Otto Porter, Georgetown: The 6-foot-8 sophomore is averaging only two more minutes per game than last season -- but he is also averaging almost two more points (11.6) and one more block (1.8), has doubled his assists per game (3.2) and has already made 6 of 9 3-pointers after shooting 22.6 percent from beyond the arc last season.

Erick Green, Virginia Tech: After averaging 15.6 points in 2011-12, the senior guard is among the nation's scoring leaders at 24.9 ppg and led the Hokies with 28 points in Saturday's 81-71 win over No. 15 Oklahoma State. He's a big reason Virginia Tech -- picked to finish 10th in the 12-team ACC by the conference media -- is 7-0 and averaging 86.1 points per game under first-year coach James Johnson.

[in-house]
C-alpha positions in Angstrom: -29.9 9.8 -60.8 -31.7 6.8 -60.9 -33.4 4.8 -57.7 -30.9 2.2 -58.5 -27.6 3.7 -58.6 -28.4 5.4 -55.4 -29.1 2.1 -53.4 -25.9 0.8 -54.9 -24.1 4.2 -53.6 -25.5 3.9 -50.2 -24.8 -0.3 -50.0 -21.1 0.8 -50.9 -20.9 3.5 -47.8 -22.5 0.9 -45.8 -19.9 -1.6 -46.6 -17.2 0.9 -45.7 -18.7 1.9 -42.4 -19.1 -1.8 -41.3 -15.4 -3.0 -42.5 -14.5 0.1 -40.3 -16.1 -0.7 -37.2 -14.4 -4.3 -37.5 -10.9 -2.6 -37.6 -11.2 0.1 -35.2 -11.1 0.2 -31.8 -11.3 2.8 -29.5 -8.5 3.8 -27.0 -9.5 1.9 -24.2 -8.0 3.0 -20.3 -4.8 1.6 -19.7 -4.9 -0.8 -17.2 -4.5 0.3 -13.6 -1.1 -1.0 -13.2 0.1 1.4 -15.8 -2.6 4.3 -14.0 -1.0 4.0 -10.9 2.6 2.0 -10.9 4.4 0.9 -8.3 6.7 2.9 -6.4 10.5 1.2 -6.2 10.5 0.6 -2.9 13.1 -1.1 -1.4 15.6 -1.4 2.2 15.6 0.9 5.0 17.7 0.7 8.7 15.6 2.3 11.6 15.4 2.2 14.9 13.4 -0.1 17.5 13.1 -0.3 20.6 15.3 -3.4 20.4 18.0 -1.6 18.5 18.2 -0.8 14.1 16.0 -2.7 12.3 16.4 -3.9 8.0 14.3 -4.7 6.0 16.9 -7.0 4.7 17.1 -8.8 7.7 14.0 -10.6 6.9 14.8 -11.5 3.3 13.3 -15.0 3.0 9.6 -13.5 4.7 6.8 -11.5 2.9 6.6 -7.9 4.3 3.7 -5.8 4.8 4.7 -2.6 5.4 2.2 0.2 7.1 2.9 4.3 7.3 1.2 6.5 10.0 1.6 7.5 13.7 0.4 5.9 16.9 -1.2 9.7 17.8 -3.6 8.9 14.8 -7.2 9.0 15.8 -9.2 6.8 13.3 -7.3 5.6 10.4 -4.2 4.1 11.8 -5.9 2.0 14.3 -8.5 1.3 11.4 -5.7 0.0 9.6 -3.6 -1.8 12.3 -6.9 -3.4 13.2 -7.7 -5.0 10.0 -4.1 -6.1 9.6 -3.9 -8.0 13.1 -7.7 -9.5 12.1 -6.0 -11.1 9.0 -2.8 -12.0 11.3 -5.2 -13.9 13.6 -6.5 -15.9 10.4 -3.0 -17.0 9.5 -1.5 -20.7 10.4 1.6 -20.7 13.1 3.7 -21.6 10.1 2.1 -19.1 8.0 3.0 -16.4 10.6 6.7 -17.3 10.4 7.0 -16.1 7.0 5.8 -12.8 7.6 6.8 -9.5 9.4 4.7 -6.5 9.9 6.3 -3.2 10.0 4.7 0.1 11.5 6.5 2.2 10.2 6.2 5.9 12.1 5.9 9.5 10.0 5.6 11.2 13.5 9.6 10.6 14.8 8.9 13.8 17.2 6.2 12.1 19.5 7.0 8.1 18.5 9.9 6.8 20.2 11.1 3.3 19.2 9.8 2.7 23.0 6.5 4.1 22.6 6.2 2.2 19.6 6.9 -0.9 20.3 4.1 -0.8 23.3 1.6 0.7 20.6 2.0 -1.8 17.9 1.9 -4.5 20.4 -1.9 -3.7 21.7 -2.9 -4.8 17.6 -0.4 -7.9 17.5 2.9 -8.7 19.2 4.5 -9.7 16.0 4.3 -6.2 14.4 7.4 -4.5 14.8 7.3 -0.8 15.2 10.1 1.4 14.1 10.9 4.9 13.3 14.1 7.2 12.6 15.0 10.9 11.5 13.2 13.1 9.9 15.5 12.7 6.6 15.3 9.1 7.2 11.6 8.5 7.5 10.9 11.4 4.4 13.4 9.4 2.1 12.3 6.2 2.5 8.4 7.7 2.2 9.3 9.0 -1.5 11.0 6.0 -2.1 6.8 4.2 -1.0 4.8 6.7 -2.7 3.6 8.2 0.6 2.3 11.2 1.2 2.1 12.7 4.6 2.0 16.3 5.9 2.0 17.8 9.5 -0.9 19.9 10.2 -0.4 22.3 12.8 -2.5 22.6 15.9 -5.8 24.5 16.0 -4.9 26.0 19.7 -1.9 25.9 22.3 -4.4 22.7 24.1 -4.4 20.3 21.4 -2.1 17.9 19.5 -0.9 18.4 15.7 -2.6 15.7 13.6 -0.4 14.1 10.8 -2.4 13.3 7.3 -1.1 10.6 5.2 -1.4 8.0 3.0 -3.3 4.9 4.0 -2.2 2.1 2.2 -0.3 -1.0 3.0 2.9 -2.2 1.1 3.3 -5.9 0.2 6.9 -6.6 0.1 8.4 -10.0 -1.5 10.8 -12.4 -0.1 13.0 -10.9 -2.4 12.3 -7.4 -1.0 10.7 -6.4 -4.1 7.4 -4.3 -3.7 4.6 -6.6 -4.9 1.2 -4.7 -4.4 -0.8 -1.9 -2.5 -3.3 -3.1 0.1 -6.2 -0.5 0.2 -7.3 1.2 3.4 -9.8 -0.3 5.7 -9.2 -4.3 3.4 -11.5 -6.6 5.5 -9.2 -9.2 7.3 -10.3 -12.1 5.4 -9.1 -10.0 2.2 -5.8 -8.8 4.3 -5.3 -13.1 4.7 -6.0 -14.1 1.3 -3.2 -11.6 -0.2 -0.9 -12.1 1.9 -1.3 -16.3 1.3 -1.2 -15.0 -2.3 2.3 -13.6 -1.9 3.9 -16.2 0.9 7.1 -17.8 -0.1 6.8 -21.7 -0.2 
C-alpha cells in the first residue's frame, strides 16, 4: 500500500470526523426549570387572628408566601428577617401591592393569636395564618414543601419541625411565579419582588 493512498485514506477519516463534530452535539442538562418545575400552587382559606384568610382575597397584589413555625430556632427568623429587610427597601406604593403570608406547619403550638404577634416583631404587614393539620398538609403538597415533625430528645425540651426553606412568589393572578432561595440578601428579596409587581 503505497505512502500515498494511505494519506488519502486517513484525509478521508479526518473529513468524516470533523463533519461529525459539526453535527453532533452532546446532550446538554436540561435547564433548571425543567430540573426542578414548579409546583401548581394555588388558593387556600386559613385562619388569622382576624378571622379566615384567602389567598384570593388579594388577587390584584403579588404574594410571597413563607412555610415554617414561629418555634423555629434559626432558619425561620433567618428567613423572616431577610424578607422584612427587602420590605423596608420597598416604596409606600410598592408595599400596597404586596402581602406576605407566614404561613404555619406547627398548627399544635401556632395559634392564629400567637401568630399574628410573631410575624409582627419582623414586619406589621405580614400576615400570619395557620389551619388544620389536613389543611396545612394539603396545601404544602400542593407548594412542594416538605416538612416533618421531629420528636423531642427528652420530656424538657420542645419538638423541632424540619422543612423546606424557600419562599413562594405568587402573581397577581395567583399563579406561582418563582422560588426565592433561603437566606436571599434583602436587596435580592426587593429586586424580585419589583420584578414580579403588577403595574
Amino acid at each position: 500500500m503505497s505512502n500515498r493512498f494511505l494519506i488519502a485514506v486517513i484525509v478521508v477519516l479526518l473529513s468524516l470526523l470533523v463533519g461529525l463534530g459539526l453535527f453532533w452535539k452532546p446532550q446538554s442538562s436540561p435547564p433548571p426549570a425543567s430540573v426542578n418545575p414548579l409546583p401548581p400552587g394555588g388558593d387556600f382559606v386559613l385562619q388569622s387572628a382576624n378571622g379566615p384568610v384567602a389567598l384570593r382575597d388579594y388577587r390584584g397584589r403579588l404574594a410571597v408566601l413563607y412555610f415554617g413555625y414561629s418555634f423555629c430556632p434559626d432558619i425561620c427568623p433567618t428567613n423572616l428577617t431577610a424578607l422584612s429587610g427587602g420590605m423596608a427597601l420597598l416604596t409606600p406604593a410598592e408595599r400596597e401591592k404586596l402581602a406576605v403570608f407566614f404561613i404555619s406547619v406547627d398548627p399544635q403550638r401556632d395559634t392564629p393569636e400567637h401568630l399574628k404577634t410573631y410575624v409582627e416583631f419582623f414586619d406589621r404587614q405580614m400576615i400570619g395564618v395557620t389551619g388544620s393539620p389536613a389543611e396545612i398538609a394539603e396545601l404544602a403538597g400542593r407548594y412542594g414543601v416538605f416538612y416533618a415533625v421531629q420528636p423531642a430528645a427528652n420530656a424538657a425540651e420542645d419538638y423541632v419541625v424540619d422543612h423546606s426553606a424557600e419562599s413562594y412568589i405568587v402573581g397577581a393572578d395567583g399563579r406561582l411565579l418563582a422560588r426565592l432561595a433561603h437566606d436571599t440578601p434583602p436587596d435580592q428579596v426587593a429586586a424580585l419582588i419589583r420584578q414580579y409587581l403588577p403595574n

Allen Crabbe, Cal: The junior has been huge for 6-0 California, particularly on the offensive end. He's averaging 22 points and shooting 52.3 percent overall and almost 44 percent from 3-point range. This from a player who entered the season never wanting to say, "I need to be more aggressive" again.

Will we see the likes of UK, NC State and UNC in the top 10 again?

Um. Ergh. Argh.

Before you repeat the "Overrated!" chant too many times, remember that Kentucky (which started the season at No. 3 but lost to Duke and Notre Dame), NC State (began at No. 6 but was defeated by Oklahoma State and Michigan) and UNC (which moved up as high as No. 9 in Week 3 but trailed by 20-plus points in losses to Butler and Indiana) all have the potential to be really good. But the key word here always has been "potential."